For example, there’s the Human Microbiome Project. Continue reading
Peter S. Beagle says:
If you’ve ever read and enjoyed one of my books or stories, or seen and enjoyed one of the films that I scripted, I’d like to ask a favor of you. It’s simple, really — if at all possible, within the next month please do one of the following things.
1) Go to www.conlanpress.com and buy a subscription to my year-long 52/50 Project (more about which, below).
2) Go to www.conlanpress.com and buy any single book or DVD of my work, either for you or as a gift for a friend.
3) If you can’t make a purchase yourself, try and get someone else interested enough to take the leap.
As for why I’m asking, that’s even simpler: you will change my life.
A couple of decades ago one of my room mates press-ganged me into taking a class with her. She was already taking fencing, but her teacher had decided to offer stage combat, and needed more students. “It’ll be great! You can write it off as research!” Since I was then working on The Stone War, an urban fantasy that takes place in New York City, circa 2018, I didn’t see any present use for such research, but I love me a good swashbuckler, so I signed up. And it was love at first swash.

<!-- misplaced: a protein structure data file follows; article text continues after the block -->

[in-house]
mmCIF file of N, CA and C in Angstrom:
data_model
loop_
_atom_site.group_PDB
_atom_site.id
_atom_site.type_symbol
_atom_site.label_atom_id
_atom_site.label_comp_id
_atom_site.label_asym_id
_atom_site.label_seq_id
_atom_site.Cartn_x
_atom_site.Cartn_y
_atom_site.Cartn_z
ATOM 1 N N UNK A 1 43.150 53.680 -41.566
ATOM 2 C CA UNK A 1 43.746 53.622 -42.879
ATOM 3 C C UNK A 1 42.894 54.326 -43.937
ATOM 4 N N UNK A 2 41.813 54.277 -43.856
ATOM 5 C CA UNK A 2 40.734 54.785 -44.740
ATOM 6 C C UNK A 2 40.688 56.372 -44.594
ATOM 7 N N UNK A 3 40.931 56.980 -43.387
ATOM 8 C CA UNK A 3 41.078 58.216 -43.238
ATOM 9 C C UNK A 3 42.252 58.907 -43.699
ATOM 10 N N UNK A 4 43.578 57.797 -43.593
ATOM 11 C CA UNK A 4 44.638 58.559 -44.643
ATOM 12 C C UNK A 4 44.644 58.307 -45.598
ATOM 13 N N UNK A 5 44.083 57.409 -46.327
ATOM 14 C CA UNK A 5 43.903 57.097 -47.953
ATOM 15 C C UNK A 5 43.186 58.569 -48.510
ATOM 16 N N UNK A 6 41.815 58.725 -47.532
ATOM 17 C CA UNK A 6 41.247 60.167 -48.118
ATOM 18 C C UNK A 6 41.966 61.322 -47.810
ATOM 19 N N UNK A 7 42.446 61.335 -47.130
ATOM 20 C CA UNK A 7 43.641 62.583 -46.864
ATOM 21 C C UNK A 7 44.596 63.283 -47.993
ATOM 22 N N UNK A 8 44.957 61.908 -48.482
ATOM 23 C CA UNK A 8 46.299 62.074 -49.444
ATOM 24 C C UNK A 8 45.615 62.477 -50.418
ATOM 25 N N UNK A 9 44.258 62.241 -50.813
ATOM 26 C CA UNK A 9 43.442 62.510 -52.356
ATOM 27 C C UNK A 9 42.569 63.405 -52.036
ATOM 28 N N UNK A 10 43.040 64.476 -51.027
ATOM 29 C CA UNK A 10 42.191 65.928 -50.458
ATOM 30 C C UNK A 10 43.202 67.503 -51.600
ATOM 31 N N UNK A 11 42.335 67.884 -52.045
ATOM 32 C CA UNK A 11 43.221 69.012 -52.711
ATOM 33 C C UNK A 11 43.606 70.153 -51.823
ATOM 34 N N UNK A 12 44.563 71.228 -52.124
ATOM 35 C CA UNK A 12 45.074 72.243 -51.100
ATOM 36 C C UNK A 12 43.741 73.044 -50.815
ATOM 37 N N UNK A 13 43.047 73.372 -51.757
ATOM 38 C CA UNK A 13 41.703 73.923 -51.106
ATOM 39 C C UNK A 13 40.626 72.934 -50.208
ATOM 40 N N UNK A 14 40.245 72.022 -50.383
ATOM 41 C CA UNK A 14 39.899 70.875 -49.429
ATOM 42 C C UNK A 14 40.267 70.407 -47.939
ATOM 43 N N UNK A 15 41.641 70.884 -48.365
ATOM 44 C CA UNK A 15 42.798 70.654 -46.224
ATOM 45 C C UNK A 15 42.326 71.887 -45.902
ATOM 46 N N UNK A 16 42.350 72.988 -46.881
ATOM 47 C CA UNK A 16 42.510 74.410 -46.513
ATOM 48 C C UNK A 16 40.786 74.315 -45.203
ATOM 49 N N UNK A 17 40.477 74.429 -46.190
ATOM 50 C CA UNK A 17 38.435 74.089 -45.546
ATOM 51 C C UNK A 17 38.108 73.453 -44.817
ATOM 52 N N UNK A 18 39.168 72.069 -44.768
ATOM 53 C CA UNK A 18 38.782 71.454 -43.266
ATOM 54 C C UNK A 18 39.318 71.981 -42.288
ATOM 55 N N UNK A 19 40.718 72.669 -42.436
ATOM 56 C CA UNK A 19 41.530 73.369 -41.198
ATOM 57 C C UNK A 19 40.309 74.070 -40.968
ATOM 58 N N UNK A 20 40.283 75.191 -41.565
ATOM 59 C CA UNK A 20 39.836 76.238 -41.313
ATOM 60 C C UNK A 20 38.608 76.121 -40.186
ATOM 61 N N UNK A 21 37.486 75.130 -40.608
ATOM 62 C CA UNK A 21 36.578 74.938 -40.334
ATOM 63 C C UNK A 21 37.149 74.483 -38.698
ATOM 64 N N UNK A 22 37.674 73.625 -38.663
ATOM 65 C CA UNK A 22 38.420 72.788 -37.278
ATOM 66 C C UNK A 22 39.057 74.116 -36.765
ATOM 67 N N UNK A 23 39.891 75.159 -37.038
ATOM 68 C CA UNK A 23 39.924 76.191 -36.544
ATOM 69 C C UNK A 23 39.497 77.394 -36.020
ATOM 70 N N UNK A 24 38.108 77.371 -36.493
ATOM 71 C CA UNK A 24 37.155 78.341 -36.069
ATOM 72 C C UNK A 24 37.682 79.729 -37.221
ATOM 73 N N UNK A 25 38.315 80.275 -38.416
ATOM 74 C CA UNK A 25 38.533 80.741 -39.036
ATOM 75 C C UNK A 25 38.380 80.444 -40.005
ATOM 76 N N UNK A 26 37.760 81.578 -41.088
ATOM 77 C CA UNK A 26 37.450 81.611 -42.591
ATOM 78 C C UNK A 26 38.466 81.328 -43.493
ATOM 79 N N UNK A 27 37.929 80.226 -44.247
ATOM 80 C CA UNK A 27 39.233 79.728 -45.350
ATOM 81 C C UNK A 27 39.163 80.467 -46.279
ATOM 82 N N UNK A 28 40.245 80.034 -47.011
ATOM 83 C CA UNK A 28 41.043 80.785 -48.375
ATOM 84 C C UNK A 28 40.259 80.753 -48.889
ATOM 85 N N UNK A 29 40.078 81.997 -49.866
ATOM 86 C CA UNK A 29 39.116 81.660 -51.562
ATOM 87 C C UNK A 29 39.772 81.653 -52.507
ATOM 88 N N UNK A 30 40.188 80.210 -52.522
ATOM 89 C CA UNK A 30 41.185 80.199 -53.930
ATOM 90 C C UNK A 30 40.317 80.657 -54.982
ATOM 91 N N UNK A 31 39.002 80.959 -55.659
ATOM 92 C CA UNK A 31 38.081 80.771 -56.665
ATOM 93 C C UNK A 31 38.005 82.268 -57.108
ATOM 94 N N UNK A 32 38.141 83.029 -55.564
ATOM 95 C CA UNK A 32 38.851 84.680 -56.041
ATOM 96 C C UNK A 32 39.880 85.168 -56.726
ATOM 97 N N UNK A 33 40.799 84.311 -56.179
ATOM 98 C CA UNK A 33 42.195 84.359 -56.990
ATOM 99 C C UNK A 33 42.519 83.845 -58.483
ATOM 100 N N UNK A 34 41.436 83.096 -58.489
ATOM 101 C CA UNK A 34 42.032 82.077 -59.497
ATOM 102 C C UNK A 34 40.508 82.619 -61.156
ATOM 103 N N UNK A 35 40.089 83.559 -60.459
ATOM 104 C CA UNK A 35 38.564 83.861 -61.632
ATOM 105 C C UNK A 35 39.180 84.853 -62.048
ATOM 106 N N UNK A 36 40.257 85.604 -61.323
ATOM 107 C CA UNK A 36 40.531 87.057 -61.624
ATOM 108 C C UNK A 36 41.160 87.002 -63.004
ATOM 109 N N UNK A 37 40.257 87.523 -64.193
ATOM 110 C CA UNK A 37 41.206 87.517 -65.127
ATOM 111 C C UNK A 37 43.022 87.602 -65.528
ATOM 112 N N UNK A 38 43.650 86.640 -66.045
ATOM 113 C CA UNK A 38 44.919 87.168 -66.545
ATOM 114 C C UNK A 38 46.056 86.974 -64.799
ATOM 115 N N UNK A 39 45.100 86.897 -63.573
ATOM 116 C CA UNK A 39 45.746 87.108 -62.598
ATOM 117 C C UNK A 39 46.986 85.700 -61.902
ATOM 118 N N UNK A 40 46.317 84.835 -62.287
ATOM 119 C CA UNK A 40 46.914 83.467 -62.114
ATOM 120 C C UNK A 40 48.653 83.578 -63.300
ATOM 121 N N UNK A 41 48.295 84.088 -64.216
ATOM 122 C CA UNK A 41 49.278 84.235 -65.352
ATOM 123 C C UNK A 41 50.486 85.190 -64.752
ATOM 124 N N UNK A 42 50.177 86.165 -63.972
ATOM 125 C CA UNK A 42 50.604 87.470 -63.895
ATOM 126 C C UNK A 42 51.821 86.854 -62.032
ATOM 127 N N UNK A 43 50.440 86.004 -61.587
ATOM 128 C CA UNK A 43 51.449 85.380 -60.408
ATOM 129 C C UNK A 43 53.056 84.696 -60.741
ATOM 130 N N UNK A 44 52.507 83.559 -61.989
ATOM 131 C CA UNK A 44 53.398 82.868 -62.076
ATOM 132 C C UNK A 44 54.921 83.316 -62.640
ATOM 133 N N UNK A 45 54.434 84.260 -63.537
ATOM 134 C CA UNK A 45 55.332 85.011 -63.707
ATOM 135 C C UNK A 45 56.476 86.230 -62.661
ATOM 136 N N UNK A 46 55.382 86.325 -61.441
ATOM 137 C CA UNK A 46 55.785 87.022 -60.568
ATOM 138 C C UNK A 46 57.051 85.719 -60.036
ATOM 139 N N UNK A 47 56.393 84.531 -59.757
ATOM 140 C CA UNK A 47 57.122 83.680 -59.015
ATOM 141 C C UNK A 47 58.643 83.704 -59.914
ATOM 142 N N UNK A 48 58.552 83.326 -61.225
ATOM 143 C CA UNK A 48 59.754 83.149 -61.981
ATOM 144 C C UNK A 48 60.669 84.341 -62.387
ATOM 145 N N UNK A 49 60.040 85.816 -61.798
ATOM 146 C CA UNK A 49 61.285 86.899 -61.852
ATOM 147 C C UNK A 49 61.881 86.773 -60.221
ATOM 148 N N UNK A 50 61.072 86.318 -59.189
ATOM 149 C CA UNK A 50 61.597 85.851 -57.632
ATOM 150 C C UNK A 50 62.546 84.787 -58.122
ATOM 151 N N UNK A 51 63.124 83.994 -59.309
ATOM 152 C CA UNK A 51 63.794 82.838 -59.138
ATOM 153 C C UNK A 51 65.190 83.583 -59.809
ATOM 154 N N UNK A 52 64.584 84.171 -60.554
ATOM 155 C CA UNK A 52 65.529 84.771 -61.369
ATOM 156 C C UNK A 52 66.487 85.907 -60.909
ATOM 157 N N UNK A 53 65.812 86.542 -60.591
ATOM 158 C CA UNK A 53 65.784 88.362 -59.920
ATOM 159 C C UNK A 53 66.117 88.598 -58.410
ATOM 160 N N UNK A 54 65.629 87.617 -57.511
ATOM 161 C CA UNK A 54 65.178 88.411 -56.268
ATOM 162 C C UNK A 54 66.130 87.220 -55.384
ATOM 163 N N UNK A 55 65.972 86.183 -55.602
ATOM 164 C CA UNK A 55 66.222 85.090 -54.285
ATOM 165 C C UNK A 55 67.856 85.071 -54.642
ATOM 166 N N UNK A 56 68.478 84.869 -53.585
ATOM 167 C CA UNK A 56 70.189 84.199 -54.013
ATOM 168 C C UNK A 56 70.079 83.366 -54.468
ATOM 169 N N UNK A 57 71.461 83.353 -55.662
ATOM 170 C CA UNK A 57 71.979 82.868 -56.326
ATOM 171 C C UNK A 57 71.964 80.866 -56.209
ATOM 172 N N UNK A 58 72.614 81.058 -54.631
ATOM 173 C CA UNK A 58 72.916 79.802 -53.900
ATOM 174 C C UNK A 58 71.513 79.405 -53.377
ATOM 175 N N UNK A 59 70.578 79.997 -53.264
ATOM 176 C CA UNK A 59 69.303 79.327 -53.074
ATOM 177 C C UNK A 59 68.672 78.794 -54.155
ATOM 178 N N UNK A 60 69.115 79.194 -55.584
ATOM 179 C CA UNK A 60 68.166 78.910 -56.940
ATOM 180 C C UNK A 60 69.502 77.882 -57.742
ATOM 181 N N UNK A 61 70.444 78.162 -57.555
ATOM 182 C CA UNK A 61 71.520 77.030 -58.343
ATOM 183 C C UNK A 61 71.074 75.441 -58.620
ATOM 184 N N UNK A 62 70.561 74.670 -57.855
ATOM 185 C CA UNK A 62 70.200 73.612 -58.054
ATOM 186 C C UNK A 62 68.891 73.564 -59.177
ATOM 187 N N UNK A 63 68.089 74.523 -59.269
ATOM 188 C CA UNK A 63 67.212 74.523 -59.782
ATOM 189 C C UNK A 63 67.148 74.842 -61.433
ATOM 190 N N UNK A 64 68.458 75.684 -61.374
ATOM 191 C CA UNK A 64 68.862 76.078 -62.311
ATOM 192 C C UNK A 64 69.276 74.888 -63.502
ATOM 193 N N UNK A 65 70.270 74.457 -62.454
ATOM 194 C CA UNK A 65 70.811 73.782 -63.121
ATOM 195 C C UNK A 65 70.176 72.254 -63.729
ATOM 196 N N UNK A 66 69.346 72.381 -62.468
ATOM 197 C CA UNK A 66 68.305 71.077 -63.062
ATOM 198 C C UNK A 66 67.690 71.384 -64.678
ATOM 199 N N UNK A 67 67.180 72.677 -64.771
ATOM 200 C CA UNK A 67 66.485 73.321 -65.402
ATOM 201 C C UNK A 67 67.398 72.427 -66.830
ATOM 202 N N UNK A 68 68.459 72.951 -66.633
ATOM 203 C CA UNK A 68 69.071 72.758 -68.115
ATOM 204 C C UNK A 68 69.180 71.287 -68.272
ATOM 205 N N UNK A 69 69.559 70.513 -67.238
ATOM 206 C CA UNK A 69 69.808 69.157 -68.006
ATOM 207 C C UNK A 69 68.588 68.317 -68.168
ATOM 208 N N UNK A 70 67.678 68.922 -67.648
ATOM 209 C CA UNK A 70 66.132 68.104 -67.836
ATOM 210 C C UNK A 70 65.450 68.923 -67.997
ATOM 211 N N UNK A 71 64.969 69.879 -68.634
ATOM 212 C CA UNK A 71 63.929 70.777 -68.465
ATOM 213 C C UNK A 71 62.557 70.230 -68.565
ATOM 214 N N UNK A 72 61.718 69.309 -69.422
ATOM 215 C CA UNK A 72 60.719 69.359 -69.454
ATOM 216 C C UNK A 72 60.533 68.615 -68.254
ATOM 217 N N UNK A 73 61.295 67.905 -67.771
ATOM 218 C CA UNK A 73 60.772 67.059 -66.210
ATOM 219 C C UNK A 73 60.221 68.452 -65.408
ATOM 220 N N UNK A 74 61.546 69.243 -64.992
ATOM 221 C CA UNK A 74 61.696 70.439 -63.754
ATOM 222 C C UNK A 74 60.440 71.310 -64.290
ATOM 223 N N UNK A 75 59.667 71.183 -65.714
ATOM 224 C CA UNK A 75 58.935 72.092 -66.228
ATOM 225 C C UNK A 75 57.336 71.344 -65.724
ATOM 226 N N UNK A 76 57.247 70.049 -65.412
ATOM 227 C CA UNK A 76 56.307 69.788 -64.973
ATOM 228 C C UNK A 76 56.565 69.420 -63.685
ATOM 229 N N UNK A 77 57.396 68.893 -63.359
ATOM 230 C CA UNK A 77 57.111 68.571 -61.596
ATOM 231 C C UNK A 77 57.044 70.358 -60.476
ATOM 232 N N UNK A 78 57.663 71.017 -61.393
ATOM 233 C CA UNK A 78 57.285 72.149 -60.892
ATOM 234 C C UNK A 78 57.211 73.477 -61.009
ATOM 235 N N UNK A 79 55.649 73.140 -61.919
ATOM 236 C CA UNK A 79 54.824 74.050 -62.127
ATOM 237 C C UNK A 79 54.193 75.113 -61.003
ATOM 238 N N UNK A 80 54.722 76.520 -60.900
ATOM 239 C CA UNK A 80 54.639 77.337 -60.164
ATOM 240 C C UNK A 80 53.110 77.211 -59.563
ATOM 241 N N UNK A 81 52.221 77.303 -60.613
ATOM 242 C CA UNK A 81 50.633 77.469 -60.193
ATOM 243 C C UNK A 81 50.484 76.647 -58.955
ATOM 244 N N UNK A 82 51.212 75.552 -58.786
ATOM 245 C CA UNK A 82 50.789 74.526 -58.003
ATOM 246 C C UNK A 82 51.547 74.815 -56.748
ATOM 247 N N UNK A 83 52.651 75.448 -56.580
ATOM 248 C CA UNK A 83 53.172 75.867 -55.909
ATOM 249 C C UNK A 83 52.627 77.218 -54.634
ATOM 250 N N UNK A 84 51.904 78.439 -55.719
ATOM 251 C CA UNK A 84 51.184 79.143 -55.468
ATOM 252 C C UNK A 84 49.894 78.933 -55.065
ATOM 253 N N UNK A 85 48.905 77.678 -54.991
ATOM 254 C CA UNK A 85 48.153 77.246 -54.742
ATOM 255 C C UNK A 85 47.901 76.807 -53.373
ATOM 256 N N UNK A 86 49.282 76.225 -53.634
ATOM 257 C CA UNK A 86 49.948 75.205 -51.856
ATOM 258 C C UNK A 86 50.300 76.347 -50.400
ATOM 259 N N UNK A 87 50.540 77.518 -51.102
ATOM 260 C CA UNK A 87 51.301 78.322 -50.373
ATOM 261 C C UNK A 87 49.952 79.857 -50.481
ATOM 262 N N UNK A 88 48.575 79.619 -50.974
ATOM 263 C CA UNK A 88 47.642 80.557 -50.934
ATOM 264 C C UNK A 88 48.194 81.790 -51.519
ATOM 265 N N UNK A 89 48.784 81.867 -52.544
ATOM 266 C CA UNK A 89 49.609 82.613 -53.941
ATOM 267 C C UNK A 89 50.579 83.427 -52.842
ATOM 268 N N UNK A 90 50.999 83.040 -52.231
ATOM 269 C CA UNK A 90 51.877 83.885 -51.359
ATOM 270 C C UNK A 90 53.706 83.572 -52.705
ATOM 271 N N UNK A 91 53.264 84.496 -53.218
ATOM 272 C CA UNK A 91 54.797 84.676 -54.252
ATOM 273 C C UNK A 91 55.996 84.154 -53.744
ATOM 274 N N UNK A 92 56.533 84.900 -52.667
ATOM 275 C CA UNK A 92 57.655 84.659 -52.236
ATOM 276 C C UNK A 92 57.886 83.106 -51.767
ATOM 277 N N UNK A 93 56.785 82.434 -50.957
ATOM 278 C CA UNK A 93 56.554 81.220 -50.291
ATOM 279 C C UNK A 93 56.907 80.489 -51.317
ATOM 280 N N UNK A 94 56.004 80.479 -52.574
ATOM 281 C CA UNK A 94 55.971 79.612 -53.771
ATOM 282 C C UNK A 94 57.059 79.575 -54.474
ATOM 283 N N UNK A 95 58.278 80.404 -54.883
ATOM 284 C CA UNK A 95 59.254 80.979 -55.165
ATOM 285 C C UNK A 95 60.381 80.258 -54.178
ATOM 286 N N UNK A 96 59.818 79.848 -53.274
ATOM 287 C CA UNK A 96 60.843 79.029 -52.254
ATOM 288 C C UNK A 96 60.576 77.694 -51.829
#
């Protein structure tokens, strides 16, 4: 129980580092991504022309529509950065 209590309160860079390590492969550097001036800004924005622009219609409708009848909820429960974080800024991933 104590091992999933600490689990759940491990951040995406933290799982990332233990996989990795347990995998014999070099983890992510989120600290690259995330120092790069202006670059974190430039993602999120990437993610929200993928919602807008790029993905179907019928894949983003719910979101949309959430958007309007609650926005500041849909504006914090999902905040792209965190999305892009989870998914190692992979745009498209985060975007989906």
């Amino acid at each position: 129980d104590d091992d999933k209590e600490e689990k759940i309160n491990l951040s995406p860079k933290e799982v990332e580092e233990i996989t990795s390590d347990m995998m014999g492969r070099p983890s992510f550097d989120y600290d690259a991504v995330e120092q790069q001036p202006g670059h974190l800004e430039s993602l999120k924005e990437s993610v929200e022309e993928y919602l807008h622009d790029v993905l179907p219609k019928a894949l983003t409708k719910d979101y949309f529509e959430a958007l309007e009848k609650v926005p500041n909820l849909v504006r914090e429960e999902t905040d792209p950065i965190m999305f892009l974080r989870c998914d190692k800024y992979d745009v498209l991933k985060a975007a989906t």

Sunday was another beautiful day, but all the filming we had left to do was, of course, indoors. Saturday we stood around in the rain on the Glass Bridge; Sunday we stood around in the garage or the basement with no windows and a fog machine. And dry ice. Did I mention that dry ice is a lot of fun to play with?
By traditional breeding methods, dogs vary from as small as Chihuahuas to as large as Great Danes, and all are cross-fertile.
By South Korean laboratory methods, we now have a litter of not only transgenic, but cloned beagle puppies who glow in the dark due to the introduction of a fluorescent gene from sea anemones. So, it’s a sea-anemone-puppy – named “Ruppy.” Two years ago, the Taiwanese were busy with injecting fluorescent protein (some of these articles cite jellyfish rather than sea anemones) into cloned Angora kittens.